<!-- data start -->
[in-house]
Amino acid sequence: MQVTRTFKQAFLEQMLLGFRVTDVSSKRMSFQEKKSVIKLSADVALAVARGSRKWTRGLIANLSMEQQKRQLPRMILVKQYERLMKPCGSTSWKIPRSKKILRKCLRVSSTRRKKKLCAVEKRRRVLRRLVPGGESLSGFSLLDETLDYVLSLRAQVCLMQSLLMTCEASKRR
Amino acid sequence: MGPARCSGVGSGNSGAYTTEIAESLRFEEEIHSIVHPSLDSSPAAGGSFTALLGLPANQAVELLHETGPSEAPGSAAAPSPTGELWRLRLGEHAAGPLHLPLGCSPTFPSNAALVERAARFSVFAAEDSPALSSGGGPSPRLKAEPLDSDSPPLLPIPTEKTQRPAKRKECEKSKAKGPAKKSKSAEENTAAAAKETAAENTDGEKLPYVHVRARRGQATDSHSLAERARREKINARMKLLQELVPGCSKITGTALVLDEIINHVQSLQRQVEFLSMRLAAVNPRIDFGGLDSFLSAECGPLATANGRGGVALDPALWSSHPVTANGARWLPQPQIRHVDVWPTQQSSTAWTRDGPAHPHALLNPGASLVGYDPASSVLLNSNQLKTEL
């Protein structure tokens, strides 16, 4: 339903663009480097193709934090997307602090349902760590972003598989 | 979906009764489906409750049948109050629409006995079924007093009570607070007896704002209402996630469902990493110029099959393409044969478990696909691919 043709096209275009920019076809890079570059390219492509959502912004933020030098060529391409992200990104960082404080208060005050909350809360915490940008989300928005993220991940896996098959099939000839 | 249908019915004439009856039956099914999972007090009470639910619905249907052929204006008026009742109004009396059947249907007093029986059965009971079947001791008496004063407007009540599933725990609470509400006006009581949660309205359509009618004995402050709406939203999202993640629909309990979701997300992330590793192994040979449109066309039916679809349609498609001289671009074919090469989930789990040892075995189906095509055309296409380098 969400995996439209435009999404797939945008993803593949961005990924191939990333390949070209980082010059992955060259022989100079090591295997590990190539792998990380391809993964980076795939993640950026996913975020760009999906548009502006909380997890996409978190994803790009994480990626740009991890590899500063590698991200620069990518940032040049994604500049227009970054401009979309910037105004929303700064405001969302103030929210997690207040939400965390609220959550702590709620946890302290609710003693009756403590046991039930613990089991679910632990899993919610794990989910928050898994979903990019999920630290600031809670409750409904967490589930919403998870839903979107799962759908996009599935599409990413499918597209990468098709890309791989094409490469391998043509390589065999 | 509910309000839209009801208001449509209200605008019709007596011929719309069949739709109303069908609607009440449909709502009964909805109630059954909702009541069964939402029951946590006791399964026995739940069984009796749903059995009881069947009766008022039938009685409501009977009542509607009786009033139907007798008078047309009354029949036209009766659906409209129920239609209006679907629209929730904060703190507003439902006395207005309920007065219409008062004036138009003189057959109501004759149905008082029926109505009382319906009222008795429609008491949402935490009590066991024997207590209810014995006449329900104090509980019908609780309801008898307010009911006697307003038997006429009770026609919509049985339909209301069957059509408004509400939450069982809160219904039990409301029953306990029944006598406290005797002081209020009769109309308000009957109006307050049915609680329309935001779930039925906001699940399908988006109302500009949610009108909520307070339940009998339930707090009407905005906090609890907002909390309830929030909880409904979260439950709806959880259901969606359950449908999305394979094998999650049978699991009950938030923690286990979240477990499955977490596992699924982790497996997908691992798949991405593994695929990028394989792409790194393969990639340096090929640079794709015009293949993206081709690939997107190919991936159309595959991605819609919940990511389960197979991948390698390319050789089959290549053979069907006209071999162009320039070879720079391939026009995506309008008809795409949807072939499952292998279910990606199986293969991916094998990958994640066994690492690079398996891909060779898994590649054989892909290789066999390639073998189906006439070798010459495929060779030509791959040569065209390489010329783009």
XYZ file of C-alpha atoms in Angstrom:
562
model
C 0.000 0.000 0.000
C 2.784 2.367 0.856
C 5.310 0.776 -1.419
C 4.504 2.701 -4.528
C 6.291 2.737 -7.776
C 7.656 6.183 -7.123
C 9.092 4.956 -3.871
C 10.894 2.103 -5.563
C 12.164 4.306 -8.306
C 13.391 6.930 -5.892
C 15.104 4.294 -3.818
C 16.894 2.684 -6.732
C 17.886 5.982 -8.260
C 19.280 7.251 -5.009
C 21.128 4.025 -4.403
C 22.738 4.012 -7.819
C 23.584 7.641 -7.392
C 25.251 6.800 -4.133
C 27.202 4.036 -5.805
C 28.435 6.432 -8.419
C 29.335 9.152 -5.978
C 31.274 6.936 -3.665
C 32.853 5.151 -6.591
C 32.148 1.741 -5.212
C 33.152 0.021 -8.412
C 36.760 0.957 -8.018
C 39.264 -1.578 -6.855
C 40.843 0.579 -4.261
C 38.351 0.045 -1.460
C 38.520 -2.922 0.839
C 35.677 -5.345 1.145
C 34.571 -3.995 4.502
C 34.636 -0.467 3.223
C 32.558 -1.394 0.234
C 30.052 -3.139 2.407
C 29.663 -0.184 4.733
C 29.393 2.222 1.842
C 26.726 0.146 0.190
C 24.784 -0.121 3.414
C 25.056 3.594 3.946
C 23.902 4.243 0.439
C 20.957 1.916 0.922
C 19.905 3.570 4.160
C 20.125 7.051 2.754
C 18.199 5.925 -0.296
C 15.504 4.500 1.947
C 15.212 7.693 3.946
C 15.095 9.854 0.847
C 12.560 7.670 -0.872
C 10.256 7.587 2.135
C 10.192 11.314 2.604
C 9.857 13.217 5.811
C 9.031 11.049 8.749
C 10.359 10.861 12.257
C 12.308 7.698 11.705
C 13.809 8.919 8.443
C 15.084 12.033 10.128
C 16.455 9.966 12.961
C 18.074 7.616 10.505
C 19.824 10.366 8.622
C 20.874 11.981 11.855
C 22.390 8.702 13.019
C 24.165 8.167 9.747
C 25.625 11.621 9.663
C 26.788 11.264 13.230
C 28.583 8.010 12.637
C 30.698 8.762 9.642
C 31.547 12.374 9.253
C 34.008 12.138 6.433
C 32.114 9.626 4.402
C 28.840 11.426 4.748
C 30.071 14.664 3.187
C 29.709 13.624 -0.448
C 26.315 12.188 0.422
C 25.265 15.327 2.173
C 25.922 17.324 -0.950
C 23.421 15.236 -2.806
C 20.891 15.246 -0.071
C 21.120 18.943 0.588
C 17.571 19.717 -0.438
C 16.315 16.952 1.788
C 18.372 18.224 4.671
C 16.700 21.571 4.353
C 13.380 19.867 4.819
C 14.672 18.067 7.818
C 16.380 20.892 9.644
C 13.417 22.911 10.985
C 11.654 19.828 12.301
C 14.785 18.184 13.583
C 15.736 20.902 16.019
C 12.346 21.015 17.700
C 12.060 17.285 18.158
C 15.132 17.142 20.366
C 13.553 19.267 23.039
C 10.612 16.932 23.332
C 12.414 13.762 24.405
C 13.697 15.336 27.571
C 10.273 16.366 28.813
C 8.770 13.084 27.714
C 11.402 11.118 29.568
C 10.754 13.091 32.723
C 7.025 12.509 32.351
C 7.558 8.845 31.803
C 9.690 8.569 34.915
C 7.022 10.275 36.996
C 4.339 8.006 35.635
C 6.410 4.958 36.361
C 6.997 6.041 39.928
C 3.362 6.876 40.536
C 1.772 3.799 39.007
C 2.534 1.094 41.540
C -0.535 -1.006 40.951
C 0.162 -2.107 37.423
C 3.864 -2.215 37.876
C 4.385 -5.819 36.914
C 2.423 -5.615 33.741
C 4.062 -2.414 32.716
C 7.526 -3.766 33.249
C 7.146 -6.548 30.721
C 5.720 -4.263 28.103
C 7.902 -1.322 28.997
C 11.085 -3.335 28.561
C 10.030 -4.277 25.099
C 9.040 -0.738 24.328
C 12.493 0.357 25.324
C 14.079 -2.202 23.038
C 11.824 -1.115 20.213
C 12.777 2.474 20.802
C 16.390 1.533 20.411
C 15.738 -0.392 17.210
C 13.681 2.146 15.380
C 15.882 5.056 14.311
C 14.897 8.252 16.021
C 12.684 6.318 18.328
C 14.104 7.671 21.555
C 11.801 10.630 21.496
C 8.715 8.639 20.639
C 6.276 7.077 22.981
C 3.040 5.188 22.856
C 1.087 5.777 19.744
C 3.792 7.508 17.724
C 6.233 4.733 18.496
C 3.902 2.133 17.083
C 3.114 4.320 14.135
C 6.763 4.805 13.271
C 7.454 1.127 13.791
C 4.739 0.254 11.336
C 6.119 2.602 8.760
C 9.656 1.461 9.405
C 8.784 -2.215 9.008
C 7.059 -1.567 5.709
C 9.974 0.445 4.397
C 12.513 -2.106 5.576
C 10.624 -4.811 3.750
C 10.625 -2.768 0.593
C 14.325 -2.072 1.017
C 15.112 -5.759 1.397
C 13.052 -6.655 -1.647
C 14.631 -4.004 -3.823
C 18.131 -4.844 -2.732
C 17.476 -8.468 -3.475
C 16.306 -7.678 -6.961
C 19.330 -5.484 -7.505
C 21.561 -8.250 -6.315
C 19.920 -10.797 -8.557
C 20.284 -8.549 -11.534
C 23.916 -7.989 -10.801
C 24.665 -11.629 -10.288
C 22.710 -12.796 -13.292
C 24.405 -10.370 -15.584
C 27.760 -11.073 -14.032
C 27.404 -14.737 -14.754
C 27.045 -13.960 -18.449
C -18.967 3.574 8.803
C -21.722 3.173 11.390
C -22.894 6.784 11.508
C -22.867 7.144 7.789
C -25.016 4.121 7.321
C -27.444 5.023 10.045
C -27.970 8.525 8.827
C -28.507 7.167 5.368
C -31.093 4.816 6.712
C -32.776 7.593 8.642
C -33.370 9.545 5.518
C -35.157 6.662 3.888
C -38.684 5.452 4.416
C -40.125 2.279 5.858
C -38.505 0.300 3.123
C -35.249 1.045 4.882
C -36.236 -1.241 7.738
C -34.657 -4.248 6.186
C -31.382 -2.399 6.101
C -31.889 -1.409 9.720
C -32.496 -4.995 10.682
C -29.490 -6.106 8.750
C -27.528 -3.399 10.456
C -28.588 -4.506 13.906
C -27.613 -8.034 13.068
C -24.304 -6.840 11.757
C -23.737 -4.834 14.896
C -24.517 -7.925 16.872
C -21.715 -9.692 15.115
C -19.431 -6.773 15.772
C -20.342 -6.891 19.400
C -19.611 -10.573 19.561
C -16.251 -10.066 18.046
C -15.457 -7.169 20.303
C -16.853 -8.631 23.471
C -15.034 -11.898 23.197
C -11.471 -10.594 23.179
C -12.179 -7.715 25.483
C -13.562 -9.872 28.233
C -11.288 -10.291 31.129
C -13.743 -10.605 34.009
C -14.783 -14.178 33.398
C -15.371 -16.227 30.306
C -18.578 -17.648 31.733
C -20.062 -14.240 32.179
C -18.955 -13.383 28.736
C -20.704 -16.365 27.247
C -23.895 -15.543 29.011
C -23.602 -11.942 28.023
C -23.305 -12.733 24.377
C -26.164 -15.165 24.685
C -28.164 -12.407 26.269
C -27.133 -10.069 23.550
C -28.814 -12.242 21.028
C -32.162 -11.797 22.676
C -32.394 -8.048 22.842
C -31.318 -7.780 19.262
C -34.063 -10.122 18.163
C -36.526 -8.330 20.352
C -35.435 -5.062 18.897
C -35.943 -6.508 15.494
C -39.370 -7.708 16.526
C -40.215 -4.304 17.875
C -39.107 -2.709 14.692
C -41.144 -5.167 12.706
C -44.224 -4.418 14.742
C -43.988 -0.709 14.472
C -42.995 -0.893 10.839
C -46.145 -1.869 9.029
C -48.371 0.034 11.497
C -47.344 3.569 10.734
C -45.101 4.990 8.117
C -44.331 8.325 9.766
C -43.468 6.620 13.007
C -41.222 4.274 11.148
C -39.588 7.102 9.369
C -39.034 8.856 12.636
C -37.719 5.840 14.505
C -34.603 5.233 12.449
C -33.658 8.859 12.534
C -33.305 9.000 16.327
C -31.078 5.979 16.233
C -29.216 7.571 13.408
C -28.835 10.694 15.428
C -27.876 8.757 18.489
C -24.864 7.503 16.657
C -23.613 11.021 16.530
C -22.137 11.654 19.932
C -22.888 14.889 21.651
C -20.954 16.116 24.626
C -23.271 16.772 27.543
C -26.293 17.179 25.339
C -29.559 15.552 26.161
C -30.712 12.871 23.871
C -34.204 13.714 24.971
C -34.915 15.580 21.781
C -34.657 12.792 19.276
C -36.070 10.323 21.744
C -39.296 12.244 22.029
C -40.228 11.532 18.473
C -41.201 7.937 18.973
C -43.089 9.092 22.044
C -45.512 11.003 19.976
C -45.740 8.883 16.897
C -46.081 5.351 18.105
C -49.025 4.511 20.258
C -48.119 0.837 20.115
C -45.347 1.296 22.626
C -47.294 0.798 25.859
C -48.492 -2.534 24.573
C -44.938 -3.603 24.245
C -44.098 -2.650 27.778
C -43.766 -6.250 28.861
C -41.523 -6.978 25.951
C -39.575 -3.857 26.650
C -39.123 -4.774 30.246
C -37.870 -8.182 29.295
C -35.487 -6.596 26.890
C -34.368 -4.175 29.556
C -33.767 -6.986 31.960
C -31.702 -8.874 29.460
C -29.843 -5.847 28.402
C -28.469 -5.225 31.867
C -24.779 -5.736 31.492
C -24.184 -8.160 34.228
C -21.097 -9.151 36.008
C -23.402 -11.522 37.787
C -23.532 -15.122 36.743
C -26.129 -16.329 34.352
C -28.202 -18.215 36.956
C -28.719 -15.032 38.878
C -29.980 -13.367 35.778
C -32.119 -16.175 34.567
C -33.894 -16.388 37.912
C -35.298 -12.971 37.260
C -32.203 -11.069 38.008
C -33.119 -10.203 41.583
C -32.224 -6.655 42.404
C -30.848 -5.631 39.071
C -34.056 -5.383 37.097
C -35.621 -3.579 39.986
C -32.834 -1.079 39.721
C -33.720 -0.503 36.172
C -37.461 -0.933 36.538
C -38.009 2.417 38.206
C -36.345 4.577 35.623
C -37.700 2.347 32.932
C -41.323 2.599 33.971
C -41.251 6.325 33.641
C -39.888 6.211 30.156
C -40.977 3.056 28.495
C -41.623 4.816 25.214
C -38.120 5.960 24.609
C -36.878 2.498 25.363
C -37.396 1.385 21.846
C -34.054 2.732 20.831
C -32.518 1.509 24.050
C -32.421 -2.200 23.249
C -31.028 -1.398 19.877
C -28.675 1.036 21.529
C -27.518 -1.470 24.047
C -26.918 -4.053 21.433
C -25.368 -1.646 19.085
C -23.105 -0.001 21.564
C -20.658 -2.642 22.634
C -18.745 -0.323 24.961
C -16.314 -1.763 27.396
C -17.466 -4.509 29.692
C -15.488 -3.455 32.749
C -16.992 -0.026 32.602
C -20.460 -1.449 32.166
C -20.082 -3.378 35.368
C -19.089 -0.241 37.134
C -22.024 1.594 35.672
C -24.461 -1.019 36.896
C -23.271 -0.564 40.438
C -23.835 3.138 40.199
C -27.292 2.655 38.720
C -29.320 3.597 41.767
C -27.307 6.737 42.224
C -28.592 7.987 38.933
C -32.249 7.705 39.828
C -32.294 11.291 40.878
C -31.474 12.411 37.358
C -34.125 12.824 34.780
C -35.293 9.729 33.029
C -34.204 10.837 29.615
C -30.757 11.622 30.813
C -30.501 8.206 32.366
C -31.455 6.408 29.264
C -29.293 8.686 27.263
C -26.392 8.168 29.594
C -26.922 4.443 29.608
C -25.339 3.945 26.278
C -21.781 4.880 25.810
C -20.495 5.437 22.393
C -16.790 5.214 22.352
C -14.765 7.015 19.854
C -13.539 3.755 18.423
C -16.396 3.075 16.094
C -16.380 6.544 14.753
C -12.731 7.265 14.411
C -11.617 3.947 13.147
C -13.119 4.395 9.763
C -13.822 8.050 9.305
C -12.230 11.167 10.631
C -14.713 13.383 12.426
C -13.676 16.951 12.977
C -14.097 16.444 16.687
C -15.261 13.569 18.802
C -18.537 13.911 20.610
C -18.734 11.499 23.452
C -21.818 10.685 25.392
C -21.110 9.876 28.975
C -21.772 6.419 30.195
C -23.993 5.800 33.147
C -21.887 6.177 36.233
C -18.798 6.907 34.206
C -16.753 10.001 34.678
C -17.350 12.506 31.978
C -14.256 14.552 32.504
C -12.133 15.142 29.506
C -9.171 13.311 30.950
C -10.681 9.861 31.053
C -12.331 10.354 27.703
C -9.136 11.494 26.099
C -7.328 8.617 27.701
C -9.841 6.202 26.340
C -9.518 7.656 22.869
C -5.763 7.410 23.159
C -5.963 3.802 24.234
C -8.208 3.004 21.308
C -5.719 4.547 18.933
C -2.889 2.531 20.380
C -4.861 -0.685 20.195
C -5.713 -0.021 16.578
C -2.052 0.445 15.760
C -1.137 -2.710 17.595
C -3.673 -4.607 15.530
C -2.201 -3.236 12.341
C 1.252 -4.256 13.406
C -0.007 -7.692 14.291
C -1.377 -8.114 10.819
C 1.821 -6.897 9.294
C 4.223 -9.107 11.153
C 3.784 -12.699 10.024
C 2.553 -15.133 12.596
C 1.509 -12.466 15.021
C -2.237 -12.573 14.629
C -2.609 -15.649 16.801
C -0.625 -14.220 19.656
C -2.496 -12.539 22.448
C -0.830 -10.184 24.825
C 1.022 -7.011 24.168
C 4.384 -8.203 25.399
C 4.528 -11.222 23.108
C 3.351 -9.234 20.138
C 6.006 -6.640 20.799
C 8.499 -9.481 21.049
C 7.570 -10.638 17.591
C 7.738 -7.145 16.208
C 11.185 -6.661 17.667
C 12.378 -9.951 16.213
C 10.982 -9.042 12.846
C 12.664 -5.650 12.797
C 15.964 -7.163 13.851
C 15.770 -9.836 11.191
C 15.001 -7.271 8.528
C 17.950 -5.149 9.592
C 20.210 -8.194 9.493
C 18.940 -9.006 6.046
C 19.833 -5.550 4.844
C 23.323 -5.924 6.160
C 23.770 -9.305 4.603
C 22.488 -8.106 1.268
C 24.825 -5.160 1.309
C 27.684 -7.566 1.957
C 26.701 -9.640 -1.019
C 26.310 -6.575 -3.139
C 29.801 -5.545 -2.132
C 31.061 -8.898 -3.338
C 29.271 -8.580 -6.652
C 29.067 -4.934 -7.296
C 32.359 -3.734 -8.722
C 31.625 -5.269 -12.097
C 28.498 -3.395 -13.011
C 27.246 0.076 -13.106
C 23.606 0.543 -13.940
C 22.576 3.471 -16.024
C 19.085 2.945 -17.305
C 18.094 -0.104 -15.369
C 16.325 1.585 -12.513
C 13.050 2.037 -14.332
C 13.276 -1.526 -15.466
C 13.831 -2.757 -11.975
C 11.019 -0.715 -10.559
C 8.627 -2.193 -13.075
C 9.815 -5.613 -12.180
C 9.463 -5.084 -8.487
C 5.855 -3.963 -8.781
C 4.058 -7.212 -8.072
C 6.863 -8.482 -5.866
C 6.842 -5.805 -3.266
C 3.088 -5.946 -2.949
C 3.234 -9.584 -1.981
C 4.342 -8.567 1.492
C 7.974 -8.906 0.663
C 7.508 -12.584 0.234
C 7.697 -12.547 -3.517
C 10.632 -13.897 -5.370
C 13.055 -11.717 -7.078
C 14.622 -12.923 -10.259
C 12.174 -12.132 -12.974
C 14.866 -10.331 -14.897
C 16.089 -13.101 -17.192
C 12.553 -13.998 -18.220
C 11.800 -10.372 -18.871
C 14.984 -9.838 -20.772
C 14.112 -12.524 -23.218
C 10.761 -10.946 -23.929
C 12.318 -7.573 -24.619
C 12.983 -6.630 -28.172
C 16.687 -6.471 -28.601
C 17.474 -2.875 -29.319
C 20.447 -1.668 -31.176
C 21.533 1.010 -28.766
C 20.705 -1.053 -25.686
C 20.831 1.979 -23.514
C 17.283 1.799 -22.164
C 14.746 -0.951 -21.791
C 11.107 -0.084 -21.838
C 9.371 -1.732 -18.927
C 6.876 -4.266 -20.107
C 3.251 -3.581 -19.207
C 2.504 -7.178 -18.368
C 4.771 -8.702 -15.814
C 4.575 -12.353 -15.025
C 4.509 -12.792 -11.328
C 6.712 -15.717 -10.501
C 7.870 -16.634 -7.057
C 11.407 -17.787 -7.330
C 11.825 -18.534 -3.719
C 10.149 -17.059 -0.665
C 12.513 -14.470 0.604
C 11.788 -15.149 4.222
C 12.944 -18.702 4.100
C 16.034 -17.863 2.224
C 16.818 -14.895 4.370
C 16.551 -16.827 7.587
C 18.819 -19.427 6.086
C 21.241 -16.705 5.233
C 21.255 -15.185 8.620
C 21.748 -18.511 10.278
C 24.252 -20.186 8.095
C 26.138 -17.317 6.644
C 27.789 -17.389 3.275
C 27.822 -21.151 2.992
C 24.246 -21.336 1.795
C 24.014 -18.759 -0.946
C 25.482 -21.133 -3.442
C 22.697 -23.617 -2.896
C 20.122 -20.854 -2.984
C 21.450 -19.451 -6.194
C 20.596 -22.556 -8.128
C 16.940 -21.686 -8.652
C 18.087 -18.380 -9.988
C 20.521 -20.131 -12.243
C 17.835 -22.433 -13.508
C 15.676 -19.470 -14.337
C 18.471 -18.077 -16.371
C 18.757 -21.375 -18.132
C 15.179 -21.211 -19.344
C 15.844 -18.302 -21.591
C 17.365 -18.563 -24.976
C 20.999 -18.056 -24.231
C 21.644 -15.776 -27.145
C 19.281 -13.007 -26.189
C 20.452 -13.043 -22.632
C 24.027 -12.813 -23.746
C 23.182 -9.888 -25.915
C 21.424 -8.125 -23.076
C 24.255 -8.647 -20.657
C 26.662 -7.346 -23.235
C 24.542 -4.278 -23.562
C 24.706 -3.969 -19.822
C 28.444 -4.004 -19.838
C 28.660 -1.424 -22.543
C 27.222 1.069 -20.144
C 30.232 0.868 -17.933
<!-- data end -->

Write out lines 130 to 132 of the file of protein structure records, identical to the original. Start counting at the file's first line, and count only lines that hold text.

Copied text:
C 10.030 -4.277 25.099
C 9.040 -0.738 24.328
C 12.493 0.357 25.324